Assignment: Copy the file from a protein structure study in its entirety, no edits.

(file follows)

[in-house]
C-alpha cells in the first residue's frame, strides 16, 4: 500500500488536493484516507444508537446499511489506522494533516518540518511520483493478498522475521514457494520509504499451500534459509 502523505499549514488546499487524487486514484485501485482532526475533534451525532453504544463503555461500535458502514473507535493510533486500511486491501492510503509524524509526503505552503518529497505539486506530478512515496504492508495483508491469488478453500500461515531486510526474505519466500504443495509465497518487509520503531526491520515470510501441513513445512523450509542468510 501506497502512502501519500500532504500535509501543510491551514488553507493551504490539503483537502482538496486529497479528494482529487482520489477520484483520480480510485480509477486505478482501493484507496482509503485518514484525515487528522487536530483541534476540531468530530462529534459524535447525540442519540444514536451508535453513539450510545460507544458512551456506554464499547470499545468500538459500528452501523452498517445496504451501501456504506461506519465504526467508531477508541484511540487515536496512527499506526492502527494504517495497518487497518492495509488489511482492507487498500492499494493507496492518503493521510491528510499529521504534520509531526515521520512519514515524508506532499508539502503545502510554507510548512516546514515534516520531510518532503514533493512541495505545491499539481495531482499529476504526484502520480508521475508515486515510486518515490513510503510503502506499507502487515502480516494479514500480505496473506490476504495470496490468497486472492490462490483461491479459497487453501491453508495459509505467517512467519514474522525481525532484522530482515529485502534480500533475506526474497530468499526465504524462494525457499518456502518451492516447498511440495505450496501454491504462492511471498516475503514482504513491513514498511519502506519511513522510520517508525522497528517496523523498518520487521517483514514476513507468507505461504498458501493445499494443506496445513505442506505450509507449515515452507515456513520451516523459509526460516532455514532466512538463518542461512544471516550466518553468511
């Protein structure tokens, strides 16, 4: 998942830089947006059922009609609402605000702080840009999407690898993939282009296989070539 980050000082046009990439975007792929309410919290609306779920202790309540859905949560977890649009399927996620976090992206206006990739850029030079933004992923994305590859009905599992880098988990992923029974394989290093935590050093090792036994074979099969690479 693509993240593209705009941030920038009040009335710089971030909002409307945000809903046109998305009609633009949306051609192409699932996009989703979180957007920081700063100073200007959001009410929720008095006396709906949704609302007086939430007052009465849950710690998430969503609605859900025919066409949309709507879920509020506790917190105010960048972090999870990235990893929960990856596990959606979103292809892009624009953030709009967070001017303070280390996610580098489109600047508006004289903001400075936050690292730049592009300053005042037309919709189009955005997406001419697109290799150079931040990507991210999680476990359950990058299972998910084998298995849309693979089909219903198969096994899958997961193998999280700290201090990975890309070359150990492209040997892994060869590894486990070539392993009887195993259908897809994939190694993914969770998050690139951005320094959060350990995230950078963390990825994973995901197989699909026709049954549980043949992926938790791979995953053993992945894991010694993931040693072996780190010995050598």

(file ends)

[in-house]
C-alpha cells in the first residue's frame, strides 16, 4: 500500500488536493484516507444508537446499511489506522494533516518540518511520483493478498522475521514457494520509504499451500534459509 502523505499549514488546499487524487486514484485501485482532526475533534451525532453504544463503555461500535458502514473507535493510533486500511486491501492510503509524524509526503505552503518529497505539486506530478512515496504492508495483508491469488478453500500461515531486510526474505519466500504443495509465497518487509520503531526491520515470510501441513513445512523450509542468510 501506497502512502501519500500532504500535509501543510491551514488553507493551504490539503483537502482538496486529497479528494482529487482520489477520484483520480480510485480509477486505478482501493484507496482509503485518514484525515487528522487536530483541534476540531468530530462529534459524535447525540442519540444514536451508535453513539450510545460507544458512551456506554464499547470499545468500538459500528452501523452498517445496504451501501456504506461506519465504526467508531477508541484511540487515536496512527499506526492502527494504517495497518487497518492495509488489511482492507487498500492499494493507496492518503493521510491528510499529521504534520509531526515521520512519514515524508506532499508539502503545502510554507510548512516546514515534516520531510518532503514533493512541495505545491499539481495531482499529476504526484502520480508521475508515486515510486518515490513510503510503502506499507502487515502480516494479514500480505496473506490476504495470496490468497486472492490462490483461491479459497487453501491453508495459509505467517512467519514474522525481525532484522530482515529485502534480500533475506526474497530468499526465504524462494525457499518456502518451492516447498511440495505450496501454491504462492511471498516475503514482504513491513514498511519502506519511513522510520517508525522497528517496523523498518520487521517483514514476513507468507505461504498458501493445499494443506496445513505442506505450509507449515515452507515456513520451516523459509526460516532455514532466512538463518542461512544471516550466518553468511
């Protein structure tokens, strides 16, 4: 998942830089947006059922009609609402605000702080840009999407690898993939282009296989070539 980050000082046009990439975007792929309410919290609306779920202790309540859905949560977890649009399927996620976090992206206006990739850029030079933004992923994305590859009905599992880098988990992923029974394989290093935590050093090792036994074979099969690479 693509993240593209705009941030920038009040009335710089971030909002409307945000809903046109998305009609633009949306051609192409699932996009989703979180957007920081700063100073200007959001009410929720008095006396709906949704609302007086939430007052009465849950710690998430969503609605859900025919066409949309709507879920509020506790917190105010960048972090999870990235990893929960990856596990959606979103292809892009624009953030709009967070001017303070280390996610580098489109600047508006004289903001400075936050690292730049592009300053005042037309919709189009955005997406001419697109290799150079931040990507991210999680476990359950990058299972998910084998298995849309693979089909219903198969096994899958997961193998999280700290201090990975890309070359150990492209040997892994060869590894486990070539392993009887195993259908897809994939190694993914969770998050690139951005320094959060350990995230950078963390990825994973995901197989699909026709049954549980043949992926938790791979995953053993992945894991010694993931040693072996780190010995050598």